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Redesigning Our World in Data: from posts and articles to posts in articles

I joined the Our World in Data team in the summer of 2019 with the overall mission of creating an intuitive architecture for readers to navigate the site and find the relevant data and research.

As part of my initial assessment of the work ahead, I conducted a series of internal interviews to uncover the ambition of what would become an incremental redesign project. These interviews were transcribed as stakeholder profiles (Authors, Developers and Visitors / Readers), which later helped to crystallize the scope of the project around public-facing user interfaces on the one hand, and authoring tools on the other.1 You can find my initial analysis and conceptual solution here.

The "Visitors" profile and its "jobs to be done", gains and pains
The “Visitors” profile and its “jobs to be done”, gains and pains

The problem with standalone posts

Out of this conceptual work, we identified a critical piece of the puzzle: the ‘article’ and ‘post’ model. Articles are longer pieces of content centered around a general topic (e.g., which benefit from a permanently visible entry in the main menu. Blog posts are shorter, usually address a specific question and are more ephemeral in nature (e.g.

In the past, authors would have to select one of these two formats when writing a new piece of content. As a result, some of the most relevant content on a particular topic would gradually disappear in the flow of blog post publications, and never surface in the central article that covers the same topic.

A new model: articles as a collection of blog posts

To address this limitation, we set out to explore a slightly different model where articles become collections of blog posts

The general idea behind this model is that authors write short posts, focusing on a specific question. The article then agglomerates all of these posts, much like an expanded index, and becomes a one-stop reference for all our writing on that topic. The structure of that expanded index is rather loose: it is not merely a list of all pieces of content on a particular topic, but rather an organic aggregate of posts interlaced with article-specific material.

Additionally, this model allows posts to appear in more than one entry, an ambition that has been part of the roadmap for some time now.

The article as a collection of blog posts model
The article as a collection of blog posts model

Leveraging WordPress core with reusable blocks

As it turns out, recent versions of our content management system provide a way to cater for similar embedding use cases, in the form of “reusable blocks“.2 In a nutshell, these blocks are arbitrary pieces of content that can be abstracted into their own entity so that modifying it in one place actually modifies it in all the places where it is referenced.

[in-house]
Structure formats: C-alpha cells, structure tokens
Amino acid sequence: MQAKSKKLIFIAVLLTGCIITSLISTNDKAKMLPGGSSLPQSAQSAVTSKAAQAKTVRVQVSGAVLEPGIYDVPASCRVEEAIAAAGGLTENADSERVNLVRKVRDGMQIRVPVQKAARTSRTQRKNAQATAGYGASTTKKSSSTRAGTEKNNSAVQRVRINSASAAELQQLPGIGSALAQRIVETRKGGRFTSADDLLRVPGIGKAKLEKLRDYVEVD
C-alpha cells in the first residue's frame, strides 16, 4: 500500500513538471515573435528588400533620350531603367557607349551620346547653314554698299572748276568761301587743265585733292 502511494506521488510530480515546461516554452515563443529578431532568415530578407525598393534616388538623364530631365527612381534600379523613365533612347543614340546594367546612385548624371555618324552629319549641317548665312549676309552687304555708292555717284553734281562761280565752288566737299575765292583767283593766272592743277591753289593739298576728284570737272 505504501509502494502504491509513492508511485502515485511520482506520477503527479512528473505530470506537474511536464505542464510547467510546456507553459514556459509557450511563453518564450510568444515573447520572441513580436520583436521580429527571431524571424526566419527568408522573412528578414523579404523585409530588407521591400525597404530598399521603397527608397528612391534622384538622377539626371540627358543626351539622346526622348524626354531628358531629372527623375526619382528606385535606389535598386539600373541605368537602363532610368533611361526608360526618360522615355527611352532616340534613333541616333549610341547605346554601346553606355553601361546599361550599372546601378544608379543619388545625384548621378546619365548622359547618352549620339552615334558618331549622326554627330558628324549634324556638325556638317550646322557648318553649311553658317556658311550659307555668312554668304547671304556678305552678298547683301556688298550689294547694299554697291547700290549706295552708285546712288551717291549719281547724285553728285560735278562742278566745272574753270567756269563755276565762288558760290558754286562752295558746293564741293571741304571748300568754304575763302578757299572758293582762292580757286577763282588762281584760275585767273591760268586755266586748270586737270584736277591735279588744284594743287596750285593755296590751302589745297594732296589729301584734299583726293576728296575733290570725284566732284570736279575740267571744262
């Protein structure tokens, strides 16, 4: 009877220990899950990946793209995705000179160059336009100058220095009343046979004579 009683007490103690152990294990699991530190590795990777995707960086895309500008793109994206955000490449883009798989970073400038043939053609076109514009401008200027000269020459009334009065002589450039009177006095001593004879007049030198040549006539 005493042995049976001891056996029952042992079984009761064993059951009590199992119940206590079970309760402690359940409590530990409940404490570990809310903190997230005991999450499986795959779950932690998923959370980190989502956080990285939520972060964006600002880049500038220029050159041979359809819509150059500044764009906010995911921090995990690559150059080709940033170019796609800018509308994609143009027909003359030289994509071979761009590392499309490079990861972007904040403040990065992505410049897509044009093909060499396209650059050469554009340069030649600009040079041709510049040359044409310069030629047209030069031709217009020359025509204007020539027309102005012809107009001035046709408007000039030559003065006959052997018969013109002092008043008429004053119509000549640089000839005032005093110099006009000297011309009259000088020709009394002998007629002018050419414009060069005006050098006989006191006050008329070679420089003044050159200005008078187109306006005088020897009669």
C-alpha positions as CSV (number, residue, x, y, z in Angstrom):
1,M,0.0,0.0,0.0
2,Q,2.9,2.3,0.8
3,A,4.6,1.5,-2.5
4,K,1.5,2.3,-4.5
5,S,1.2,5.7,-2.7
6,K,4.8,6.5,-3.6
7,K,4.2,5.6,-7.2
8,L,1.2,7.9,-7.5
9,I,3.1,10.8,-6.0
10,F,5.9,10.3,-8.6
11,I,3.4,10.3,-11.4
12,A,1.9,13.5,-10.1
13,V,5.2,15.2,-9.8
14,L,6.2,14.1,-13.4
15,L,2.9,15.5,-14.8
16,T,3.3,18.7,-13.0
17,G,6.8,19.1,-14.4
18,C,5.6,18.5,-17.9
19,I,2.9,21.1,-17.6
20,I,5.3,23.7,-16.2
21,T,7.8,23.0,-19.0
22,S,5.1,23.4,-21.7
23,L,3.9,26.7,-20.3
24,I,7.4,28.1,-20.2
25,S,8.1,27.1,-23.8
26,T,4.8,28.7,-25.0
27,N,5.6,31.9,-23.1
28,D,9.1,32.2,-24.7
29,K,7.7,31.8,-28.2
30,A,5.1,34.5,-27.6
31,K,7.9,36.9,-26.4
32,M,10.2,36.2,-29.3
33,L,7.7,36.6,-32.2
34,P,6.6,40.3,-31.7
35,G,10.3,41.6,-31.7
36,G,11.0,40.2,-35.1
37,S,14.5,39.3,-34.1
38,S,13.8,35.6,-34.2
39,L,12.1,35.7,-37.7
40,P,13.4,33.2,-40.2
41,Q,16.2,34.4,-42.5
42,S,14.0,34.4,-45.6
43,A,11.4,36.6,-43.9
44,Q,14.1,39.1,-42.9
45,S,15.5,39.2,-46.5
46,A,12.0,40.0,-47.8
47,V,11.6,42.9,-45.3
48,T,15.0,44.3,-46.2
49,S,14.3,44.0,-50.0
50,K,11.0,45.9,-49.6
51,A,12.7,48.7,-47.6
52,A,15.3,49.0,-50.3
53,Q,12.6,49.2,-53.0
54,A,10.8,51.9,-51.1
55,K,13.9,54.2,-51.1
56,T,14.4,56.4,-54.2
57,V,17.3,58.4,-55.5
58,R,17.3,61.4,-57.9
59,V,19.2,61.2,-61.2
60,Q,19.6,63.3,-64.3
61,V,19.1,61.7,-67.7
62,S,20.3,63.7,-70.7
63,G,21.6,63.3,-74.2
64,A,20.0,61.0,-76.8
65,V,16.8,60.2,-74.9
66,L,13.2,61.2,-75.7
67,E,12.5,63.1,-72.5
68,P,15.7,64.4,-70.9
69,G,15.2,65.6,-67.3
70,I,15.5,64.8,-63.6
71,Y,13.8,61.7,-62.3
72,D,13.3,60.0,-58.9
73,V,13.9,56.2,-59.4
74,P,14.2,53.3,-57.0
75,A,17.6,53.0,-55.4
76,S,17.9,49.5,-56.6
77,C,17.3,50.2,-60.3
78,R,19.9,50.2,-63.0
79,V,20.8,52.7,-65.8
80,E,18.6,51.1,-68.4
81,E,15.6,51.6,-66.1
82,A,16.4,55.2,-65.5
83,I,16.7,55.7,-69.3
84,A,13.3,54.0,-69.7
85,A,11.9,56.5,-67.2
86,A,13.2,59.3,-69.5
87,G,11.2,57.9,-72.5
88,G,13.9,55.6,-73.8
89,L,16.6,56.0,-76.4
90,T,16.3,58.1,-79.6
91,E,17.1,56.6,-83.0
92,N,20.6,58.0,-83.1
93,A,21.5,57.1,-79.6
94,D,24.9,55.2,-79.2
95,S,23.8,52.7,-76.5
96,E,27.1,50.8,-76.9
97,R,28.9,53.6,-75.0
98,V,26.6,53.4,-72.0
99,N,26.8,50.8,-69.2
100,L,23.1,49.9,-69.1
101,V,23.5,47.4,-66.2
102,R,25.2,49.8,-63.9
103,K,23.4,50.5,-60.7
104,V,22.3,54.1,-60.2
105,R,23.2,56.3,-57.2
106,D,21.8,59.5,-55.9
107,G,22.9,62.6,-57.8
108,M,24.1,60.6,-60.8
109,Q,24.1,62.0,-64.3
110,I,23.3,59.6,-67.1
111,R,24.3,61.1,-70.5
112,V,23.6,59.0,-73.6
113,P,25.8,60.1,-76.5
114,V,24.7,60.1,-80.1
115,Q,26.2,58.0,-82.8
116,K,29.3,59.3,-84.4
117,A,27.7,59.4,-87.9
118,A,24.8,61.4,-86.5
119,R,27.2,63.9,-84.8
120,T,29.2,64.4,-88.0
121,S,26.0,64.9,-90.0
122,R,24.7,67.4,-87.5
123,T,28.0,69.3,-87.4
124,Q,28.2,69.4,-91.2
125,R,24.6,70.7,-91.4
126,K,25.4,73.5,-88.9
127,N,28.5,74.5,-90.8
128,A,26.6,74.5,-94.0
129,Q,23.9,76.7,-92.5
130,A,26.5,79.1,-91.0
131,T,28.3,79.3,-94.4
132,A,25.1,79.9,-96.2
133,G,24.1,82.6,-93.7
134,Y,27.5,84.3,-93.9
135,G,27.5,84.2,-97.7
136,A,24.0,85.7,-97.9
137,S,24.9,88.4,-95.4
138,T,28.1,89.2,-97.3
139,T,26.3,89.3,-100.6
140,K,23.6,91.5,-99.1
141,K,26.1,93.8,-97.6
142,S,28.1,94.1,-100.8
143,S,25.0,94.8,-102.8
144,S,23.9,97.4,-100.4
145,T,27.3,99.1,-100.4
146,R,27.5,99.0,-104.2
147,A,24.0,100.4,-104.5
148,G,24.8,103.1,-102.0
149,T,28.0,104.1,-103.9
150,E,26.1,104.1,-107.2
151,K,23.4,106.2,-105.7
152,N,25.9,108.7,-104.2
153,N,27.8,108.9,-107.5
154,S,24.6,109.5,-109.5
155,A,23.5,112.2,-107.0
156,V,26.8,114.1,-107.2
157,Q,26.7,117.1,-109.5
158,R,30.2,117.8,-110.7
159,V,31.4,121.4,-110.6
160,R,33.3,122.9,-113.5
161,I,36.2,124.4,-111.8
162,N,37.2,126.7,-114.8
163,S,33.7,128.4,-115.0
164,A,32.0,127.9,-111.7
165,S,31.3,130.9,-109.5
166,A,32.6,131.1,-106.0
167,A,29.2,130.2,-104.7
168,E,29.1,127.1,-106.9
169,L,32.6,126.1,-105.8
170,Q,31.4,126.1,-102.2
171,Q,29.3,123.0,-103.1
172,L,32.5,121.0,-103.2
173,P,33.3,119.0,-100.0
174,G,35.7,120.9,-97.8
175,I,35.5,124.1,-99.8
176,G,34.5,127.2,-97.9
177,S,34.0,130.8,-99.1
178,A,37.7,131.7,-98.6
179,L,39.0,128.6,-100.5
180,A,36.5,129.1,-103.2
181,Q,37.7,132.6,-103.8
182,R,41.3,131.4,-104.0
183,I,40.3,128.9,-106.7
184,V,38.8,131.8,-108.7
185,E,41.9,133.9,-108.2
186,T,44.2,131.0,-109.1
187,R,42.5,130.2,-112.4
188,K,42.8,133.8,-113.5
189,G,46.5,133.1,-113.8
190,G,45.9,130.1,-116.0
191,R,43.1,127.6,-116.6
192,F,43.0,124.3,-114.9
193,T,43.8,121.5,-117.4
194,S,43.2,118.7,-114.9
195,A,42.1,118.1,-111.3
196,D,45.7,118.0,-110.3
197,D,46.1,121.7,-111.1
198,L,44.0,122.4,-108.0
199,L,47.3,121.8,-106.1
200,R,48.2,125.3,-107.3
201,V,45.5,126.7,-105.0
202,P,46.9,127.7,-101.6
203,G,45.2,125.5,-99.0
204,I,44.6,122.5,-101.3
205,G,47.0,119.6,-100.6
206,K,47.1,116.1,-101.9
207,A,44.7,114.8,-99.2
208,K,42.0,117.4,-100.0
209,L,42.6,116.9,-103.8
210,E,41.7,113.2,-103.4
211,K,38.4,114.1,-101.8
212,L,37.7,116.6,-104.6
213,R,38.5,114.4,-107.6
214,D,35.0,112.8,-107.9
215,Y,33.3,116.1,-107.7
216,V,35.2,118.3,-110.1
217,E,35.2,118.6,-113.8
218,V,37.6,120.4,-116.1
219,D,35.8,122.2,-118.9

From a conceptual point of view, this idea is rather unexceptional. What is exceptional however is how these blocks can help structure content down to the technical level, after the content has been written. Where traditionally technical structure had to come first, authors can in this case continue to write posts in an organic way, and then ultimately create a reusable block out of it to be embedded into an article. Interestingly, reusable blocks can also be created from articles, thus allowing authors to progressively transform older monolithic articles into their new modular structure when and if necessary.

The ability to share content between posts and articles through reusable blocks has proven to be very successful for our authors in terms of overall visibility of their work. Readers now have access to their latest content not only through timely blog post updates but also in the larger context of growing reference documents.

From a content editing and management perspective, these reusable blocks make it easier for updates to spread across the whole site and contribute to keep Our World in Data up-to-date as new data surfaces.

As illustrated, a live example of this implementation is the Less meat is nearly always better than sustainable meat, to reduce your carbon footprint post, which also appears in the Environmental impacts of food production.

The same reusable block shown in an article (left) and a blog post (right), as seen from the editor
The same reusable block shown in an article (left) and a blog post (right), as seen from the editor
The same reusable block shown in an article (top) and a blog post (bottom), as seen on the site
The same reusable block shown in an article (top) and a blog post (bottom), as seen on the site